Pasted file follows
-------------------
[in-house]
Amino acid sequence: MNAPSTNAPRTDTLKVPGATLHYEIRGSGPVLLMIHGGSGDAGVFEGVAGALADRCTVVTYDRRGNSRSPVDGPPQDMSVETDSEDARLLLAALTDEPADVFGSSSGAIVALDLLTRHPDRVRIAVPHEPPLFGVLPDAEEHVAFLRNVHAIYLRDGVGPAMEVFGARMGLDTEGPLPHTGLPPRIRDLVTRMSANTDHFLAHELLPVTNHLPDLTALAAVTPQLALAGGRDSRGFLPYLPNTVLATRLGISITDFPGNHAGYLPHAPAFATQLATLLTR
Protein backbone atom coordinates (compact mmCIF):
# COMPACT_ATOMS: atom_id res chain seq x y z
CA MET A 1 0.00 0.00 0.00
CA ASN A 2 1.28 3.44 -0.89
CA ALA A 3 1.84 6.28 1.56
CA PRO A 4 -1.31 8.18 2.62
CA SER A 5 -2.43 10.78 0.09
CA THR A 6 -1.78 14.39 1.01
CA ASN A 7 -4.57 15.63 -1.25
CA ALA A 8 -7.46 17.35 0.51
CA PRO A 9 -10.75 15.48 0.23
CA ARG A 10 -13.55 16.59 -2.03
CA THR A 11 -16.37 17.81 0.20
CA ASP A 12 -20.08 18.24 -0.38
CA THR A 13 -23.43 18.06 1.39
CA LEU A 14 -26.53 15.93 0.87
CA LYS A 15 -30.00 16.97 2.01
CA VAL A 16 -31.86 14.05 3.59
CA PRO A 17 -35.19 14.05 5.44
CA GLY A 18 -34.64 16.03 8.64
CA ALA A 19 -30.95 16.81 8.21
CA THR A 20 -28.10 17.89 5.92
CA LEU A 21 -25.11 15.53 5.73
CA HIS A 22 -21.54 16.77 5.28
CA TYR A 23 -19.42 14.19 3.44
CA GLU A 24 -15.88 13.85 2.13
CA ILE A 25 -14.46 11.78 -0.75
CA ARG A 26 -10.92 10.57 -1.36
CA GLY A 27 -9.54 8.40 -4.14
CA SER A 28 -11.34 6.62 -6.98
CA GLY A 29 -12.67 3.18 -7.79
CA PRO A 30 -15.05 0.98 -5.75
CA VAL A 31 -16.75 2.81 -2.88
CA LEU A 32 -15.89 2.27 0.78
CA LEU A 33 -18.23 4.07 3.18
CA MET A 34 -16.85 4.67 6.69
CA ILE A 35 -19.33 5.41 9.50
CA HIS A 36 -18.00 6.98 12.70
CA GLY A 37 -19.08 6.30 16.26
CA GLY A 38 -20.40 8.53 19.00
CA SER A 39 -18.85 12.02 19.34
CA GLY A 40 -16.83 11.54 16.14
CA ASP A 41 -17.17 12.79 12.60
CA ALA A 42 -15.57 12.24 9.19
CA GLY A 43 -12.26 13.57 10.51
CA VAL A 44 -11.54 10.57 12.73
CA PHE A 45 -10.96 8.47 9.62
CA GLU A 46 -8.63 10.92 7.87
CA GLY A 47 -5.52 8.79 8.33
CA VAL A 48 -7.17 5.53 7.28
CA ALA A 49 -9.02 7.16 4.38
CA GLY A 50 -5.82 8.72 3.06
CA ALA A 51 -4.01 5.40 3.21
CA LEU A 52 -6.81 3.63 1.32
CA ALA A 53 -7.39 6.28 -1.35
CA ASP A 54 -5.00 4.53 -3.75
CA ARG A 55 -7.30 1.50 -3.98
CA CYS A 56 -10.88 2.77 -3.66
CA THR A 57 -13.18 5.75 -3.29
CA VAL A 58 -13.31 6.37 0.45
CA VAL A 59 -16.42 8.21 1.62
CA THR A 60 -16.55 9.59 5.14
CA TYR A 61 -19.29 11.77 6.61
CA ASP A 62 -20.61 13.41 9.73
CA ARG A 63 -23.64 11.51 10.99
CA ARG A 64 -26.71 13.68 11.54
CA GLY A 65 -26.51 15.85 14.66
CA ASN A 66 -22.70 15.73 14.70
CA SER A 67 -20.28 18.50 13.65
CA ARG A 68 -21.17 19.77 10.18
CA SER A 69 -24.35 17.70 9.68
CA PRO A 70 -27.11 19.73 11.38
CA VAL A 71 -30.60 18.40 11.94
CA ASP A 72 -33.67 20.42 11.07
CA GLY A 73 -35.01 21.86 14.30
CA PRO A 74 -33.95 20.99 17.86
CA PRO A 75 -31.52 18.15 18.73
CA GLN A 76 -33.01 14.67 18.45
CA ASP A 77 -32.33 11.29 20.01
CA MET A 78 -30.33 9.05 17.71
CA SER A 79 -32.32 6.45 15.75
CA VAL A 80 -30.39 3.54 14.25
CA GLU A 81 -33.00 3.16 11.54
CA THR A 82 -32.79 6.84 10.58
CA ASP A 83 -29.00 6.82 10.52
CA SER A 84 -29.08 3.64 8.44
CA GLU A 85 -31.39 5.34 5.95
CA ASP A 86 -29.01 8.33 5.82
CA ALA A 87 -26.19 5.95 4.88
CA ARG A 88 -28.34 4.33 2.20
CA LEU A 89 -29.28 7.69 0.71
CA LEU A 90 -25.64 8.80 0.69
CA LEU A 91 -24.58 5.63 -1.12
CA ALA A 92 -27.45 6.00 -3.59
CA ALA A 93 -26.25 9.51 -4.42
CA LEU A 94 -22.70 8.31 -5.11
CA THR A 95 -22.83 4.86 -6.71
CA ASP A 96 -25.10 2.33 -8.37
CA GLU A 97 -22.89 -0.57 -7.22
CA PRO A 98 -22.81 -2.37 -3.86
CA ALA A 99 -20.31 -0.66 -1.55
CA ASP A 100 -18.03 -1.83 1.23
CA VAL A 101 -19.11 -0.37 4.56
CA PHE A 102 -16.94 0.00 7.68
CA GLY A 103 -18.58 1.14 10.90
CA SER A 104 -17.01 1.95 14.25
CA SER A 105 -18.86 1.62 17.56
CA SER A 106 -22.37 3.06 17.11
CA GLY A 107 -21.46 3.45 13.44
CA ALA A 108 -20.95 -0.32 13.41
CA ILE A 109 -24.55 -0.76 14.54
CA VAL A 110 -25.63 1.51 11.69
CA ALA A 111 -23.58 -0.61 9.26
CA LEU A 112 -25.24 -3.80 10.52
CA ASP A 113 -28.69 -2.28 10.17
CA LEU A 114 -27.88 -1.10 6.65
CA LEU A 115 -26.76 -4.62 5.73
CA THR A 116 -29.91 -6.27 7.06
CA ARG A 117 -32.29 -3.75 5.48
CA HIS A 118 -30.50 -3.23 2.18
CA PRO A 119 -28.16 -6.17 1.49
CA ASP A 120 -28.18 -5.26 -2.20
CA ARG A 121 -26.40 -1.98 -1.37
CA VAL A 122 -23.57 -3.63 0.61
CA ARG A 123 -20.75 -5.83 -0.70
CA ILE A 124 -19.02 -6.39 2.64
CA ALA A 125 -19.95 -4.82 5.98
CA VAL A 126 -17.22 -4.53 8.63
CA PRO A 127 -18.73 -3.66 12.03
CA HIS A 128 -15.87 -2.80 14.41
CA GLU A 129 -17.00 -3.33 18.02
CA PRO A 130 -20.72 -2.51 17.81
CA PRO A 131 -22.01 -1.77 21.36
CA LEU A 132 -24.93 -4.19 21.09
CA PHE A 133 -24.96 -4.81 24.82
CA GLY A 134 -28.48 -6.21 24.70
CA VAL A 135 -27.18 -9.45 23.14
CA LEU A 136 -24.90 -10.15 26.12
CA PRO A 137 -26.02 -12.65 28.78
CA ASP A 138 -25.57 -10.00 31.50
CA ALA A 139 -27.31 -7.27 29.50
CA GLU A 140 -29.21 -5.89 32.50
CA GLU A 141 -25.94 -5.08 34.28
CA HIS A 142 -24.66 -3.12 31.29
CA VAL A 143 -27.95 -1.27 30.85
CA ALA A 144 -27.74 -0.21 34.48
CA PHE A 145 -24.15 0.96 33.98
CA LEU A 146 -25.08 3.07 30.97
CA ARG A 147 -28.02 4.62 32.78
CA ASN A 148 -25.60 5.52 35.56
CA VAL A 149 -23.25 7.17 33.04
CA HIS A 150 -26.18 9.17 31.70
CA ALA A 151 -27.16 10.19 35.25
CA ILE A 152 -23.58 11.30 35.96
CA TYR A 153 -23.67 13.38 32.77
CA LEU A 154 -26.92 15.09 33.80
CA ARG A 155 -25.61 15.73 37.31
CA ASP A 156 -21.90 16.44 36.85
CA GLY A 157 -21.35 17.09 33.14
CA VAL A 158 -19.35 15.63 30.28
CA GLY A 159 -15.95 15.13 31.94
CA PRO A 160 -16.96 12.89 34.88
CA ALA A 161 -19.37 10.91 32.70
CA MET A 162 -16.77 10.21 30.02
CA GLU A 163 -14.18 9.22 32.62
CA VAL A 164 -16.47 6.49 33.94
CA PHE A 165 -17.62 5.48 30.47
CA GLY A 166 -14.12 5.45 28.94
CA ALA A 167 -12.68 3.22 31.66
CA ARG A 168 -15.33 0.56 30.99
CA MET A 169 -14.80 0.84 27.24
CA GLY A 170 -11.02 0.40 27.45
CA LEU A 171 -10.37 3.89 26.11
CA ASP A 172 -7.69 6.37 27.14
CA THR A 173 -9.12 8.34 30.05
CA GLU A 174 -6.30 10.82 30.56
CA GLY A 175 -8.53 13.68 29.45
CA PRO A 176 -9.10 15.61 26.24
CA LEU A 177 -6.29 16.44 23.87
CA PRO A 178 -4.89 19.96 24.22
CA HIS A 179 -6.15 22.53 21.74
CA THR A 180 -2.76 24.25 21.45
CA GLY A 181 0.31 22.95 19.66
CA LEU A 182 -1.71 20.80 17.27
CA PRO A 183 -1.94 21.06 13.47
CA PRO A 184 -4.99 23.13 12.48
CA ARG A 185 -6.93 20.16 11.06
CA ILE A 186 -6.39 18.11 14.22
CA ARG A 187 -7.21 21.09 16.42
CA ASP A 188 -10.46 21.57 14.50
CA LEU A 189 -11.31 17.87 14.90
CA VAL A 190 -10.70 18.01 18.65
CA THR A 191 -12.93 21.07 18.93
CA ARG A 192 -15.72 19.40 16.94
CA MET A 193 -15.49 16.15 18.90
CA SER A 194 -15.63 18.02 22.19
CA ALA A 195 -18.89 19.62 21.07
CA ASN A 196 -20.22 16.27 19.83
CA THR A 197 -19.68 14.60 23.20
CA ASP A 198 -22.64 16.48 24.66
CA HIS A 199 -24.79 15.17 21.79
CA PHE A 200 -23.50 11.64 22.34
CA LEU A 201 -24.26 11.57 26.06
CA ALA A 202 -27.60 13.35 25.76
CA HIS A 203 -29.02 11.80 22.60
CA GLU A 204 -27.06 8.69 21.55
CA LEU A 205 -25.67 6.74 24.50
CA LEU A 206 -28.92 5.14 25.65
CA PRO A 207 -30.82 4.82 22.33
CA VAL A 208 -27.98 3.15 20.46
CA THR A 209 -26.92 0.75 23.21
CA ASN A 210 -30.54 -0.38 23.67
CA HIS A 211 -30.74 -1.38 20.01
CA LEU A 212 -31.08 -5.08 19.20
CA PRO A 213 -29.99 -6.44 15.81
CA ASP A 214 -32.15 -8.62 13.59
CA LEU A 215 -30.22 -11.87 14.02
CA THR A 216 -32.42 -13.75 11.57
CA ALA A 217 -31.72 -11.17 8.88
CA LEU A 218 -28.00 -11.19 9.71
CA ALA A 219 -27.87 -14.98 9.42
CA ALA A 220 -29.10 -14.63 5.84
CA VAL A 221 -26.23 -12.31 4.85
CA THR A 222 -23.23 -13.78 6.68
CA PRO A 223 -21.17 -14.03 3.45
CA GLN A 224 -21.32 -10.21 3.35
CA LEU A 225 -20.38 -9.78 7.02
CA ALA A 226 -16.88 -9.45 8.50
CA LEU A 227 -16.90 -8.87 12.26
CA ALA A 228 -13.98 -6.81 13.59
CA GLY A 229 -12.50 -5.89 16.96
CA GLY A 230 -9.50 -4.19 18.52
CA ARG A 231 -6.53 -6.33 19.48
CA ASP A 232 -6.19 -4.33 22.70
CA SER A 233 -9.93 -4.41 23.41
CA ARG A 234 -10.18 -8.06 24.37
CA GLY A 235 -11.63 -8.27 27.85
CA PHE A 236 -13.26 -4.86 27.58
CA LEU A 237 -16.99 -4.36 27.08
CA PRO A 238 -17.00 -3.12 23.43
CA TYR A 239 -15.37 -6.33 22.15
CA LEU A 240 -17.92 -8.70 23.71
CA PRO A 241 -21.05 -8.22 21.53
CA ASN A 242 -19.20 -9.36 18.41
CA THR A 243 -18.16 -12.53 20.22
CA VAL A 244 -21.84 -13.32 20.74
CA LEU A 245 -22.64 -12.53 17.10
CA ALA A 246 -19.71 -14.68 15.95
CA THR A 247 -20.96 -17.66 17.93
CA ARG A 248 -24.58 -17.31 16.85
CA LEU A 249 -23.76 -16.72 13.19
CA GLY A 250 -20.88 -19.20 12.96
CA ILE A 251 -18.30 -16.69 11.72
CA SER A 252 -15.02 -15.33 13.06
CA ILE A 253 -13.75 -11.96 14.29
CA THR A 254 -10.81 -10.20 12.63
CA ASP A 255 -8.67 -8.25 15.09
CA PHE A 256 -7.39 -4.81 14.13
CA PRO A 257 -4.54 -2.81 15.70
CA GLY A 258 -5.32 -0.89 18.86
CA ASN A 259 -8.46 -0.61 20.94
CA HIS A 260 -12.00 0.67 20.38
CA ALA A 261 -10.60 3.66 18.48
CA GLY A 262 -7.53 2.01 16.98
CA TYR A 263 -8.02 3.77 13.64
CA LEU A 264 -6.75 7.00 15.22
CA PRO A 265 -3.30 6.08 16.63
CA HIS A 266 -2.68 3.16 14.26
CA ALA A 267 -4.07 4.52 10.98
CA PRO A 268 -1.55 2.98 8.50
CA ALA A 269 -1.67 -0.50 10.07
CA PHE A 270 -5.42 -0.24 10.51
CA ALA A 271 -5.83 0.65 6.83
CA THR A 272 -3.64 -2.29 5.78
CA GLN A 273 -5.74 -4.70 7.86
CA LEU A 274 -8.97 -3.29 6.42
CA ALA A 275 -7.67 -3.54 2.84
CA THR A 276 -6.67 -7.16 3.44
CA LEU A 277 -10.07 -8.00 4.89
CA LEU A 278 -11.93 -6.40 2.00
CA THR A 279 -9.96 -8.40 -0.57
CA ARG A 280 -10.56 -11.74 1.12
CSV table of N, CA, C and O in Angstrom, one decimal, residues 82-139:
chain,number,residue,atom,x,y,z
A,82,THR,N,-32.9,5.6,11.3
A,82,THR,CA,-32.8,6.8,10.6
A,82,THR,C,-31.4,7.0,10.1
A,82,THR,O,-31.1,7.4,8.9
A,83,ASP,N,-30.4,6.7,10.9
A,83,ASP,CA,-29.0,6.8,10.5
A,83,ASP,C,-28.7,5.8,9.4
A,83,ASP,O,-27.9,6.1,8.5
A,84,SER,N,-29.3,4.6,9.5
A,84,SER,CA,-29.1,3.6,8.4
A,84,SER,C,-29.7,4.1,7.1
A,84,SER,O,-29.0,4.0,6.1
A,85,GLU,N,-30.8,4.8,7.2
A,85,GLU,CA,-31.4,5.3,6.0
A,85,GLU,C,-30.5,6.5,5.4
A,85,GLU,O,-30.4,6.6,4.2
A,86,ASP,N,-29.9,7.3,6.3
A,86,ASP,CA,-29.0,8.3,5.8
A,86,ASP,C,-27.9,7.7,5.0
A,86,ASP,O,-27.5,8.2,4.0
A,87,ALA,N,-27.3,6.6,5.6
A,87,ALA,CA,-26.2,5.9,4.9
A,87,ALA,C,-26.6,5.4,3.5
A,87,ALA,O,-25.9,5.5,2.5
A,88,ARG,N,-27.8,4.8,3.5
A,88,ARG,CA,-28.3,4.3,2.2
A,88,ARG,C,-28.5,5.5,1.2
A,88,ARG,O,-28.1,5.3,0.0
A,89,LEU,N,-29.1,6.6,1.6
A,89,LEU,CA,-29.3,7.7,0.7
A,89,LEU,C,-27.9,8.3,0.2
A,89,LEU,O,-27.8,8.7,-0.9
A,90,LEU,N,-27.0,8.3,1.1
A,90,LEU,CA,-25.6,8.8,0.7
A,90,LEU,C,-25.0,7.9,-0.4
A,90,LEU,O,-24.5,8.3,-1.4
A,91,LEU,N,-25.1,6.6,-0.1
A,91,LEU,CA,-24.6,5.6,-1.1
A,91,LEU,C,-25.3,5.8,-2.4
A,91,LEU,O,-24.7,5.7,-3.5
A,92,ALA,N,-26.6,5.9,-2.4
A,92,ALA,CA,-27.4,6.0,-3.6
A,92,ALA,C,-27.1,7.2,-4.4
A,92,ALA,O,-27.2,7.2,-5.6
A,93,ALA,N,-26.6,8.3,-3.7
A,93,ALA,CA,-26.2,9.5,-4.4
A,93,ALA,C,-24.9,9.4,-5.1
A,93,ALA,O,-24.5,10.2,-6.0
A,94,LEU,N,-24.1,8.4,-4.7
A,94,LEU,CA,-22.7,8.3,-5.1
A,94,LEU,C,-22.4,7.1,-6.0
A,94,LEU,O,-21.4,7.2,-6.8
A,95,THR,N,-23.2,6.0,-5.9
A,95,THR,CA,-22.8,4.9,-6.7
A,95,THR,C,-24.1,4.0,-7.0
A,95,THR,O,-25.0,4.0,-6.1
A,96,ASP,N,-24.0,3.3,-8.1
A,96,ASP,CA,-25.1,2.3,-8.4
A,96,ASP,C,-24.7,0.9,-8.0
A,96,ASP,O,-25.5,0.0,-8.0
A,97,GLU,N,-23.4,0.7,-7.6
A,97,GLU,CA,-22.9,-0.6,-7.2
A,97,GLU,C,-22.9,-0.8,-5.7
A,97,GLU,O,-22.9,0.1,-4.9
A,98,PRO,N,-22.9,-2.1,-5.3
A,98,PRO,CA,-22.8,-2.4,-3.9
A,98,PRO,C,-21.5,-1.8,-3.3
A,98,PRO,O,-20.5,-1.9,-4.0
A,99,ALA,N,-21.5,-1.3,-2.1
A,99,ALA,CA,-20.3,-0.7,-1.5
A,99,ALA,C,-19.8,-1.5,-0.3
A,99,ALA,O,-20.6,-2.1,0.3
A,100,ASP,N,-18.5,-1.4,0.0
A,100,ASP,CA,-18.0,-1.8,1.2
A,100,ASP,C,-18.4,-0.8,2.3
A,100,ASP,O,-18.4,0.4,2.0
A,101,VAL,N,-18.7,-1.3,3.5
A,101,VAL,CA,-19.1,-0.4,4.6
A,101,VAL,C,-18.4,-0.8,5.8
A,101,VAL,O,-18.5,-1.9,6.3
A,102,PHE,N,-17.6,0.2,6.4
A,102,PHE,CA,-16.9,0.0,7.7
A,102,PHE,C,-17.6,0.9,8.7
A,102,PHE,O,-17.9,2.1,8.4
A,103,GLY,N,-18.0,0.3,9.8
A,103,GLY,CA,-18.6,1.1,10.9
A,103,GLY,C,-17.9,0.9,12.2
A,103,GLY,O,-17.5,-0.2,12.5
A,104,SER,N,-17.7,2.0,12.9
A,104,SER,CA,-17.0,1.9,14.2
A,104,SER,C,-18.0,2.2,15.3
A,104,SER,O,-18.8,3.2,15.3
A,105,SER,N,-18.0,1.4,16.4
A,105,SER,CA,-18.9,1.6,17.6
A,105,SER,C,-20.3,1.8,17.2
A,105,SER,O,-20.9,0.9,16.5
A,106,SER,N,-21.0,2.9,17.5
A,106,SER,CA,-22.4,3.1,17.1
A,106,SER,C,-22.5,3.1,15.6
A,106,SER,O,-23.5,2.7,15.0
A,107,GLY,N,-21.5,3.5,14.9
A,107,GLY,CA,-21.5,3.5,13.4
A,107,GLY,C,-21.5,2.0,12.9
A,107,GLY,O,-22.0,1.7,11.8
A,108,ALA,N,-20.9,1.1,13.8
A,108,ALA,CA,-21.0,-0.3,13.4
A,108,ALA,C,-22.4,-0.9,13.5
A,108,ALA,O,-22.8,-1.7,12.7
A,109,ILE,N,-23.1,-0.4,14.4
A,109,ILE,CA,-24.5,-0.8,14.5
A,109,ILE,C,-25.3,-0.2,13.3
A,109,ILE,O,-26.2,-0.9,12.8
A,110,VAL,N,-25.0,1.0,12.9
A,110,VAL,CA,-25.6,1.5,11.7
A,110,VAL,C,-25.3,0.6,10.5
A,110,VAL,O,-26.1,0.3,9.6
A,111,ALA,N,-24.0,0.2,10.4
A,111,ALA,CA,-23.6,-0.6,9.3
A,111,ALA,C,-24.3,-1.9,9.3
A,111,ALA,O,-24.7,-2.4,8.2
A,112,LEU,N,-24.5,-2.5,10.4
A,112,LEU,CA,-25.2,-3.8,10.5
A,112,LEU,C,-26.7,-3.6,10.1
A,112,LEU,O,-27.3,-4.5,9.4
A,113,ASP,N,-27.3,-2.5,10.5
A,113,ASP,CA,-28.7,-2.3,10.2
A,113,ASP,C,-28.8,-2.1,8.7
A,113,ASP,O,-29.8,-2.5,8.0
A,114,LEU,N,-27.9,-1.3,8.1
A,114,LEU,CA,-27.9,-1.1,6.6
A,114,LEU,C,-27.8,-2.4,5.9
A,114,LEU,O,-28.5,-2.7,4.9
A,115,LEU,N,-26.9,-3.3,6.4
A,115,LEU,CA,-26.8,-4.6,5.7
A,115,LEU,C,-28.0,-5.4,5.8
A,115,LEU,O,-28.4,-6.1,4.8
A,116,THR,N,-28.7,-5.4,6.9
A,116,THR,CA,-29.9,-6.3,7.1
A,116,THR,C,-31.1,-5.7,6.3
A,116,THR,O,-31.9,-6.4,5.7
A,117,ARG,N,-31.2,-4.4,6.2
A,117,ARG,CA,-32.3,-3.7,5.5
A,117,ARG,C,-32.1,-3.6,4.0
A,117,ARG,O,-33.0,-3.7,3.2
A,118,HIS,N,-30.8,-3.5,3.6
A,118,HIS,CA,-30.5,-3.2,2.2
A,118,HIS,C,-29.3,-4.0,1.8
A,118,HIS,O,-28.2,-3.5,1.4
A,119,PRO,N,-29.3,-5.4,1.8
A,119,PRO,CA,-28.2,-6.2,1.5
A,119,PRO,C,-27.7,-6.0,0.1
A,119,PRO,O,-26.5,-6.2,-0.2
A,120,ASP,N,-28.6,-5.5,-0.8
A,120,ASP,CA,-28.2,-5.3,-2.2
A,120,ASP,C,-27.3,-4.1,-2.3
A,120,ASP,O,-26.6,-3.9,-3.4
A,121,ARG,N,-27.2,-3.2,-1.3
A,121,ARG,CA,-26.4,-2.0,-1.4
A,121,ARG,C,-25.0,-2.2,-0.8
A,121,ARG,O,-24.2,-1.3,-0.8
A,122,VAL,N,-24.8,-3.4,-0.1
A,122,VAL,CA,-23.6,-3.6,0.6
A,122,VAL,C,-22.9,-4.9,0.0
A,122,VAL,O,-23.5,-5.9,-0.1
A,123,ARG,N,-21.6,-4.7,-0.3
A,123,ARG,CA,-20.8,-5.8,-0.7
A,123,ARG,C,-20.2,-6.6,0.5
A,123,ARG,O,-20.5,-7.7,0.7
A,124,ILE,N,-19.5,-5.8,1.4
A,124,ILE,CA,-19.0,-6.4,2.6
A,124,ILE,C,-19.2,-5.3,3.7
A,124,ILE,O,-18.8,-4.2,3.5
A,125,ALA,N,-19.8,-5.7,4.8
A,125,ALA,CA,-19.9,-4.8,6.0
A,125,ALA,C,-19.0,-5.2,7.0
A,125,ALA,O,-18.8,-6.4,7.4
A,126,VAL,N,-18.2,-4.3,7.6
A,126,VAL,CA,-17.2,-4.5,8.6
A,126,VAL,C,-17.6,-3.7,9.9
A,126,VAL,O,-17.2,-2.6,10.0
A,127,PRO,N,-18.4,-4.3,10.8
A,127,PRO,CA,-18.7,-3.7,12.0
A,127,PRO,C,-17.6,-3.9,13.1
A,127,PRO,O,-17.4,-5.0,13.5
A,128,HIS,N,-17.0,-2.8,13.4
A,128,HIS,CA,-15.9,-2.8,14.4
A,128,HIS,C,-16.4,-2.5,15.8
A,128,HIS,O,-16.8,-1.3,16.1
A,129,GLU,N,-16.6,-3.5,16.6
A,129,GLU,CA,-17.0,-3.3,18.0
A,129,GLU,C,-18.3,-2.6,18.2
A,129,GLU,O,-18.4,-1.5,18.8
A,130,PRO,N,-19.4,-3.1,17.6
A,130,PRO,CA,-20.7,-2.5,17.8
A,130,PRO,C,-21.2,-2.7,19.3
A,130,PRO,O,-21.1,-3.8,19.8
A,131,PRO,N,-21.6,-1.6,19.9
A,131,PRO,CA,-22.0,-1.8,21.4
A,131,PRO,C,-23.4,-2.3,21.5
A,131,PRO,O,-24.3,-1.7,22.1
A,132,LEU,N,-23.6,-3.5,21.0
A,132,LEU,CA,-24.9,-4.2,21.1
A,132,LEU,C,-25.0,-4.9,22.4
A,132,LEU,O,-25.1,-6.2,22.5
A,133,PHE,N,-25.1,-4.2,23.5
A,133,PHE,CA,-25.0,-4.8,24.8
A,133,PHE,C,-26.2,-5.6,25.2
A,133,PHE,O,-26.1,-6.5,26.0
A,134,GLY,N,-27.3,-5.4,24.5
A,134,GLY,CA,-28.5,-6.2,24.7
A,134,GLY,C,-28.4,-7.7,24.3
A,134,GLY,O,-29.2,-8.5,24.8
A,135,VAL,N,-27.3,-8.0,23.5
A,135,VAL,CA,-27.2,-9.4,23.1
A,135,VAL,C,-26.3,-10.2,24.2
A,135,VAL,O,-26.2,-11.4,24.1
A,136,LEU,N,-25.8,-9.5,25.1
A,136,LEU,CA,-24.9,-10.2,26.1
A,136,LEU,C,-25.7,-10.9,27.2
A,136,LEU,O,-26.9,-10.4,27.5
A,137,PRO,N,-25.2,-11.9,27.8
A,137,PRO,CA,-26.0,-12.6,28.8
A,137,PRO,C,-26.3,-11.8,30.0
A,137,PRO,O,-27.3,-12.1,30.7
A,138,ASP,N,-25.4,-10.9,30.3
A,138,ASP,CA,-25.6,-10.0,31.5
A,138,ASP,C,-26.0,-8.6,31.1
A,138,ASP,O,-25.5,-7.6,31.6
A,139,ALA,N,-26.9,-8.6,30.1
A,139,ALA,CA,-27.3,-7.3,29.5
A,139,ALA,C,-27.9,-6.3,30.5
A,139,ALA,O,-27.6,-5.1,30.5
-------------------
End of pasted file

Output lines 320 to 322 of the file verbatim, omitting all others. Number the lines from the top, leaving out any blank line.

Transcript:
A,90,LEU,CA,-25.6,8.8,0.7
A,90,LEU,C,-25.0,7.9,-0.4
A,90,LEU,O,-24.5,8.3,-1.4